12. You overplay your contribution. You’ve undertaken to do all sorts of things but none of them have made their way into the service level agreement and, if required, not one of them has happened or will happen. There was/is always a reason that made/makes sense to your people, but not necessarily to anyone else.
  13. You’re taking credit for something that you only played a small part in. In the presentation or the case study or the blog post or whatever it was, it seemed you had been heavily involved. The game changer. They key influencer. On closer inspection, you barely made it to the side-lines with a cup of coffee and a donut. (Or else, you played a pivotal role and things didn’t go to plan. Suddenly no mention was to be found anywhere of your involvement.)
  14. You are making direct comparisons that are hollow. You compare what you did/had/made with what someone else did/had/made, but the comparison works in your favour at the expense of the truth.
  15. You’ve overlooked some inconvenient information. You present the facts that worked for you, and leave out, ignore or refute those that don’t.
  16. You say something is yours and it isn’t – or that you were something, and you weren’t. There’s an impression around ownership and right to use that wouldn’t survive scrutiny.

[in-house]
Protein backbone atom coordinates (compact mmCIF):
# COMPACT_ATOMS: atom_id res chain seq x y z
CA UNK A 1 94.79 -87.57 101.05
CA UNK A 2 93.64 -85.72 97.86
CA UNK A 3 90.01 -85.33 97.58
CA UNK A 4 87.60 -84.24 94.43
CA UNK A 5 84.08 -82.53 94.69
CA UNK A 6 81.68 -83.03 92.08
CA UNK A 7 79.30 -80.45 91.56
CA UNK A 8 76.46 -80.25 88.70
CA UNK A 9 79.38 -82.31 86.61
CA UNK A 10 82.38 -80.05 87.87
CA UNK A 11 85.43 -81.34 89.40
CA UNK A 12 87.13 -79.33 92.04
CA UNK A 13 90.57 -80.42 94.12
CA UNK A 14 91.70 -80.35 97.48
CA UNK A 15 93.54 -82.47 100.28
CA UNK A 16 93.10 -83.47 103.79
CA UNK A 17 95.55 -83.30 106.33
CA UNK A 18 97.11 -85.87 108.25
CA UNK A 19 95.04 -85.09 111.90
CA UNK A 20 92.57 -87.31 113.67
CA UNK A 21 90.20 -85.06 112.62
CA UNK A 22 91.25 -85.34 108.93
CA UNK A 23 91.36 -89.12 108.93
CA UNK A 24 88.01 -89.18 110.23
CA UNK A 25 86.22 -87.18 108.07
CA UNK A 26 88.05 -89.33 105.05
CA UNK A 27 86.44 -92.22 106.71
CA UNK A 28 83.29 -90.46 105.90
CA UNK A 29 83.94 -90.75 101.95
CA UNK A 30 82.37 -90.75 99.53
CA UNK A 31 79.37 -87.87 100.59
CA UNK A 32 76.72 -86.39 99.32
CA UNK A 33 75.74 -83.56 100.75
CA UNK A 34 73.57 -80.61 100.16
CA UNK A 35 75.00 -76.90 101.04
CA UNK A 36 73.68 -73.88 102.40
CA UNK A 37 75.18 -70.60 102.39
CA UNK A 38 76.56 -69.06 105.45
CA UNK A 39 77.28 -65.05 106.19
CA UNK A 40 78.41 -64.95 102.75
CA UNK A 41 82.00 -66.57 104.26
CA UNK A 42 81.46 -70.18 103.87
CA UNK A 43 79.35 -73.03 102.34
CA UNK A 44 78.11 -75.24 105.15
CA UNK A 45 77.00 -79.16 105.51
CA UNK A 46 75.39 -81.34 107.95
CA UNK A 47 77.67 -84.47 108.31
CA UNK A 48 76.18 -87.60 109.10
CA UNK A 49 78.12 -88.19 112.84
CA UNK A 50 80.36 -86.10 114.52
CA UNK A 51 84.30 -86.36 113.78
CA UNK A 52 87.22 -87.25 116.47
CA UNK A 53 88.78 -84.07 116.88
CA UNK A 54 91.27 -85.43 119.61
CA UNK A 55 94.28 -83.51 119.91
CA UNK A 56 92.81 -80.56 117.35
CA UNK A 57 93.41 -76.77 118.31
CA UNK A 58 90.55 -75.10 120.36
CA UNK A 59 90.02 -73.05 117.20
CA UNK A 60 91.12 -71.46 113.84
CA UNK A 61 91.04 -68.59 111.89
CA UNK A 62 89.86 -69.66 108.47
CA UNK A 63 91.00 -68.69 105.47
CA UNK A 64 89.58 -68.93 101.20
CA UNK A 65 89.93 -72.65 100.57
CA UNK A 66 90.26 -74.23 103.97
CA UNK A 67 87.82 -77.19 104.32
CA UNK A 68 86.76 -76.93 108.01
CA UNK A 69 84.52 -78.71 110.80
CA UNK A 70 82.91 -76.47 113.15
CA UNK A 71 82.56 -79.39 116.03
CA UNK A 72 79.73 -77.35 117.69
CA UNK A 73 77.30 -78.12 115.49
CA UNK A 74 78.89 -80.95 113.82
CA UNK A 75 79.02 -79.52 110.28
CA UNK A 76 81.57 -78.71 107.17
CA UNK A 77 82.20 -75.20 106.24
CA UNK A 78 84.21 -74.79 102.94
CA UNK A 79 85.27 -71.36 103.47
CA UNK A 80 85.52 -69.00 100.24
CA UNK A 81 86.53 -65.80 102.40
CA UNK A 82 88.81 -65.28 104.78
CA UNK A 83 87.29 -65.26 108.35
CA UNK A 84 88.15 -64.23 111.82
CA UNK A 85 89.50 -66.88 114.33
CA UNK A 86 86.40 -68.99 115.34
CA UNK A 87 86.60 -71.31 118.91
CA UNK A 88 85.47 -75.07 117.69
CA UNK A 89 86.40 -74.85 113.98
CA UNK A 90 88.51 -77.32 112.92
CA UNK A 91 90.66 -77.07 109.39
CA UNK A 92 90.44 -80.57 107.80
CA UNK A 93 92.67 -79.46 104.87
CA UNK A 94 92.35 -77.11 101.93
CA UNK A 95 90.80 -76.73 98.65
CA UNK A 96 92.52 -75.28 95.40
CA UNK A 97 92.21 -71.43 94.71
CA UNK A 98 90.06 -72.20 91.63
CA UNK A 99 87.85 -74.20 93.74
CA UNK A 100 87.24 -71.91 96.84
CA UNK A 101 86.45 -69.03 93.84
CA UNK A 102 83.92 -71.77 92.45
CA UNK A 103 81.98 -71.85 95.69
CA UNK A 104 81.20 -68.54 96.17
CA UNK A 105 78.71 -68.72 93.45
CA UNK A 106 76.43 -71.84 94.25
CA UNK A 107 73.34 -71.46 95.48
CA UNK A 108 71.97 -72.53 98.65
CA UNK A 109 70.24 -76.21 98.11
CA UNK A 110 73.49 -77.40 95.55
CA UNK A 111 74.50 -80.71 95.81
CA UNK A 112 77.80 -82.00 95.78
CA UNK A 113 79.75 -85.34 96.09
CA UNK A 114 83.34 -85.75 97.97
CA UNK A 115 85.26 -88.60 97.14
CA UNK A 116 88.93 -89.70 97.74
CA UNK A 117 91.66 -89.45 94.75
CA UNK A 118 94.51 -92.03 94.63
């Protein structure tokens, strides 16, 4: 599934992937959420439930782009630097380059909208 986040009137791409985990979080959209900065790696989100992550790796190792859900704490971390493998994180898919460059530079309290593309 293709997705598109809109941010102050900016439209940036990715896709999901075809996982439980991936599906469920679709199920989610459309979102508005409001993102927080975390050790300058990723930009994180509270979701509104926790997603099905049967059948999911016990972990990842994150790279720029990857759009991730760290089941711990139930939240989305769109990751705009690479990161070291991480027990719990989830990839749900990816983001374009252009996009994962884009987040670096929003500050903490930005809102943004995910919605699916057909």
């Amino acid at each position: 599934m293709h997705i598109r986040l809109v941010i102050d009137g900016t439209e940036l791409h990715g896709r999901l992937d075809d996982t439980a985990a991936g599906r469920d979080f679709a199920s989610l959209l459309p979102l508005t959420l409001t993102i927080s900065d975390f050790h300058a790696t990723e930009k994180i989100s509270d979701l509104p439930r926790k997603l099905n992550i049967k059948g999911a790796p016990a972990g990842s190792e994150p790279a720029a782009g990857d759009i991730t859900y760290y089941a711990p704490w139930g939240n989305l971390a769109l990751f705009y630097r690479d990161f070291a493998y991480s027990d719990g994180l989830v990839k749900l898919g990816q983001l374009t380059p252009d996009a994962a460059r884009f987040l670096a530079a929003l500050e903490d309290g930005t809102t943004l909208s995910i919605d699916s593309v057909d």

17. It wasn’t or it doesn’t do what it says on the box – there’s a lovely story about this here. But it doesn’t stop there. Too many brands say they care – when they don’t, or promise to respond quickly – when they have no intention of doing so, or insinuate they have your interests at heart – when they are only thinking about themselves. If you care, hire caring staff and have caring processes. If you don’t, then don’t say you do.
  18. It needs something else to work (that’s never mentioned) – one thing is talked about in isolation but in order for it to do what you claim it does, it needs to be teamed with a whole lot of other stuff. Often, the highlighted product is presented as the hero but won’t actually work on its own. The buyer doesn’t find that out until they look to order. Your sales people call that an upsell.
  19. The suggested price isn’t close to being the real price – similar to 18. You supply the price for one bit, but in reality there are a whole bunch of other things the buyer is going to need and these components collectively blow the price through the roof.

Most brands can justify any behaviour if asked. They have to behave this way to be competitive, or it’s what everyone does, or no-one takes this stuff that seriously anyway … Right now, if some of these practices are ‘standard procedure’ with your brand, you are deceiving people, whether anyone is prepared to admit that or not. There’s degrees of course. But I also think there’s a simple rule. To me, it’s unequivocal: tell your customers the truth you’d expect to hear if you were them. Otherwise you’re not marketing.

Acknowledgements
Photo of “#3 Deception” taken by thebarrowboy, sourced from Flickr

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2 Comments

  1. Pingback: Putting truth back into your brand – Mark Di Somma: The Upheavals Blog

  2. Pingback: Putting truth back into your brand | Ethics | Mark Di Somma